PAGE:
Sung by a Miss Fraser at a Press Concert in Bloemfontein in South Africa, on 18th April 1900, during the South African War. Collected in the Sussex Edition vol. 35 p 216, and the Burwash Edition vol. 28. See ORG p. 5385.
Auld Lang Syne – which can be translated from the Scots as ‘long-gone times’ – was written by Scotland’s national poet, Robert Burns (1759-1796), who was much admired by Kipling. The poem, sung to a rousing tune, became established in Victorian times as a celebration of old friends and old times at midnight on New Year’s Eve, and is still a much-loved part of the New Year’s ritual in the English-speaking world. It is written in the Scots that was spoken in Ayrshire and Dumfries, in the western Lowlands. (See also “The Indian Farmer at Home” (1884).
This dinner too was a celebratory occasion. The British forces had just taken Bloemfontein, the capital of the Orange Free State. Lord Roberts, the Commander in Chief, closed down the main local paper, the strongly pro-Boer Express, and requisitioned its printing facilities. With a keen sense of how to influence the people of the town, he also took over the other local paper The Friend, and made it the voice of the British Army.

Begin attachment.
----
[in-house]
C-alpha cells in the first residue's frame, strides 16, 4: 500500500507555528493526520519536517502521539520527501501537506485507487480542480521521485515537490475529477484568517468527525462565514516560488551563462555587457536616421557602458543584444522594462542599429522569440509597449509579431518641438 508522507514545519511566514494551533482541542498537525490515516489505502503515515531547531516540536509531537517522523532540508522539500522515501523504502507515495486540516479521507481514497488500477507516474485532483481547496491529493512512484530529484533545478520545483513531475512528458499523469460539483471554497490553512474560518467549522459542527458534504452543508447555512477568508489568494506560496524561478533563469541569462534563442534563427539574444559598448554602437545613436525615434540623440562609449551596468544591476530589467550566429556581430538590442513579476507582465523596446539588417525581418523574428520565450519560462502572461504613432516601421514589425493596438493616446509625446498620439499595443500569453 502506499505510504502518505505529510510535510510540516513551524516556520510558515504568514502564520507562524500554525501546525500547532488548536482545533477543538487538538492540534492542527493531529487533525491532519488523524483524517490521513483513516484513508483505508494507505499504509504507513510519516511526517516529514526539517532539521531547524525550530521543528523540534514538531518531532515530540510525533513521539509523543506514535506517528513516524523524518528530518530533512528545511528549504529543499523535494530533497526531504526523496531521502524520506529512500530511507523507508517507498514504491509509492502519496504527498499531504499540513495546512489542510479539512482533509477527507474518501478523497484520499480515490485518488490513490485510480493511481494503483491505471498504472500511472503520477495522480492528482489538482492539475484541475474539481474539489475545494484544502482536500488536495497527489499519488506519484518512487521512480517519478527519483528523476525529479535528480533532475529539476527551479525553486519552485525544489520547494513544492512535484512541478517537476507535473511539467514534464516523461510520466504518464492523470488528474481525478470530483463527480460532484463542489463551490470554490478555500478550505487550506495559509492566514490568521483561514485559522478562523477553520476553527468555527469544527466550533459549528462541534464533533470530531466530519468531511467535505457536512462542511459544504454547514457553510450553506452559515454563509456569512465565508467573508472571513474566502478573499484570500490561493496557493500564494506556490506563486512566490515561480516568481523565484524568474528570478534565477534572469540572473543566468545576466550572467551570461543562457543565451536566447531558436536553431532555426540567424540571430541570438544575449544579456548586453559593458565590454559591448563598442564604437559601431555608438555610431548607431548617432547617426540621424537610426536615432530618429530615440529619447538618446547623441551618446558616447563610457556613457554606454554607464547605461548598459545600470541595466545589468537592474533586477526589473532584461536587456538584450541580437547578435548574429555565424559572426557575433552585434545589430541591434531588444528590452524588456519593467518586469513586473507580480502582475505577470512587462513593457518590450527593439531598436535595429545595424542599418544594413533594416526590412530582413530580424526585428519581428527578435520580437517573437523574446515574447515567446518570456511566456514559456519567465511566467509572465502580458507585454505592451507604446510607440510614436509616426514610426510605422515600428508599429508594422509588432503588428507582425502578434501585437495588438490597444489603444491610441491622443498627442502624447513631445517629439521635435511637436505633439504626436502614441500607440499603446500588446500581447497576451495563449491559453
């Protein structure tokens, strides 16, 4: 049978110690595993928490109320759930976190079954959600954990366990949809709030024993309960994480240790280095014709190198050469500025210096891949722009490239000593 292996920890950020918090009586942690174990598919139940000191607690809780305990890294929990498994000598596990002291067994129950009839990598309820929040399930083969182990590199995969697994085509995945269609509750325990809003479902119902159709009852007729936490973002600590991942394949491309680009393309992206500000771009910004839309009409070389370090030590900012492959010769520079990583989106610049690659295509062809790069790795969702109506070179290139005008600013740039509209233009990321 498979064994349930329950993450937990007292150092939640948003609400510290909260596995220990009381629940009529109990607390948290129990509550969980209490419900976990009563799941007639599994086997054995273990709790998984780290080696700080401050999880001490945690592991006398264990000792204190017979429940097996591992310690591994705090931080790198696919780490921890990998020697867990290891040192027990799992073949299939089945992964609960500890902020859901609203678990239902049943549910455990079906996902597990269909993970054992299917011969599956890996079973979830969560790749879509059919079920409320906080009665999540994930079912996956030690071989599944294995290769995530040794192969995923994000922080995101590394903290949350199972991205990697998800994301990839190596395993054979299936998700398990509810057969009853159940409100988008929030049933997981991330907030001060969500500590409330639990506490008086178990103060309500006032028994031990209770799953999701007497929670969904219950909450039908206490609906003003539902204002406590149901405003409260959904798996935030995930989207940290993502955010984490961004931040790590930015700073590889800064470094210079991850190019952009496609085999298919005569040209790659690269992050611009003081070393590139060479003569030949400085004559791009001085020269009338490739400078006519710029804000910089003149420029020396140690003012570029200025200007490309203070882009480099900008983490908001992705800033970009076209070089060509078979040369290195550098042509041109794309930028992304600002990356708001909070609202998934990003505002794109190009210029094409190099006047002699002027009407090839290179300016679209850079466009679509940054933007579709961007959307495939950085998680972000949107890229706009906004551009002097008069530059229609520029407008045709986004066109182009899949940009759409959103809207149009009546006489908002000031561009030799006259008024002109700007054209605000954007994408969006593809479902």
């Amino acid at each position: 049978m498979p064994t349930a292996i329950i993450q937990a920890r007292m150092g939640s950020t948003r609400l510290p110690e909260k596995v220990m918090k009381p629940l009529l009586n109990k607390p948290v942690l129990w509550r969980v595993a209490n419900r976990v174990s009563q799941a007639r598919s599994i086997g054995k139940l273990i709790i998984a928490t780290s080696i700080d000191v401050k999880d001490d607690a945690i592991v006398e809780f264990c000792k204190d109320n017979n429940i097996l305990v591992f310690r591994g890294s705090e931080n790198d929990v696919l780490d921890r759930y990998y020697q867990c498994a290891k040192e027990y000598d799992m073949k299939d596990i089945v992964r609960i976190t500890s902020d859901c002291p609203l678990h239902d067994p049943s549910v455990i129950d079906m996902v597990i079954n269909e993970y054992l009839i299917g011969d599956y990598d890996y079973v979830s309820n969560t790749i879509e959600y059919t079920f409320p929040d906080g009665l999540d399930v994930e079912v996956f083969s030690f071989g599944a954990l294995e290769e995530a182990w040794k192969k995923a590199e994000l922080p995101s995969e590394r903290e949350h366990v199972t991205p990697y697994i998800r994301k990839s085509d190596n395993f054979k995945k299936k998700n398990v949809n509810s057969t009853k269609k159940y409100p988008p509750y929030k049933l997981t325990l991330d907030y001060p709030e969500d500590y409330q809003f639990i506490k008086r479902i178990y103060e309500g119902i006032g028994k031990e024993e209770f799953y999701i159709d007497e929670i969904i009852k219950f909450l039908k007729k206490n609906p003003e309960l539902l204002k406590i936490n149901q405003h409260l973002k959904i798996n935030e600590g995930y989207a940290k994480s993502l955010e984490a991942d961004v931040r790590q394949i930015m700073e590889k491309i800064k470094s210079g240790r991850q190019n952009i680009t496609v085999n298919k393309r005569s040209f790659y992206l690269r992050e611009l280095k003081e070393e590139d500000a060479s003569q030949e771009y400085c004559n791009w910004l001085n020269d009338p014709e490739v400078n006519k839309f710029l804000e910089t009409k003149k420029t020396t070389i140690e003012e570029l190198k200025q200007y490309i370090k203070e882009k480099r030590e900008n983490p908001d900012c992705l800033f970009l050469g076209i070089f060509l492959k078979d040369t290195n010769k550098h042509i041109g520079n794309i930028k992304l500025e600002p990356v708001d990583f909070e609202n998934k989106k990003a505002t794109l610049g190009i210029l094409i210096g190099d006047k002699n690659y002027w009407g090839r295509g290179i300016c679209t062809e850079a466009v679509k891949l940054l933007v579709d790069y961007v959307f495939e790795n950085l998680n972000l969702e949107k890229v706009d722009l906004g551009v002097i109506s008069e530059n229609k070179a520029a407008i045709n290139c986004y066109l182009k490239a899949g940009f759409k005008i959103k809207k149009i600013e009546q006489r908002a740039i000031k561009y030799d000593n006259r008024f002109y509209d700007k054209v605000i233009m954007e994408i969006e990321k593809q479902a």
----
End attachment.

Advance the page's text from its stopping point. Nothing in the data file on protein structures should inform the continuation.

For a fortnight Kipling worked on the paper with Perceval Landon of The Times, Howell Gwynne of Reuter’s news agency, E.W.Buxton of the Johannesburg Star, and Julian Ralph, an American correspondent reporting for the Daily Mail. There is a lively description of this time in Ralph’s War’s Brighter Side. Kipling’s account in “A Burgher of the Free State” is based closely on this experience, which he greatly relished.
Notes on the Text
Shamrock, thistle, leek, and rose: symbols of Ireland, Scotland, Wales, and England.
heath and wattle: standing for New Zealand and Australia. Kipling was inspired by the soldiers from all corners of the Empire who were fighting in the war for the British against the Boers.
the little man who led our fighting line: This was ‘Bobs’, Lord Roberts, hero of the Second Afghan War, Commander in Chief in India in Kipling’s day, and now master-minding the campaign against the Boers, which was finally to defeat them. He must have been the guest of honour at the dinner at which the poem was sung.
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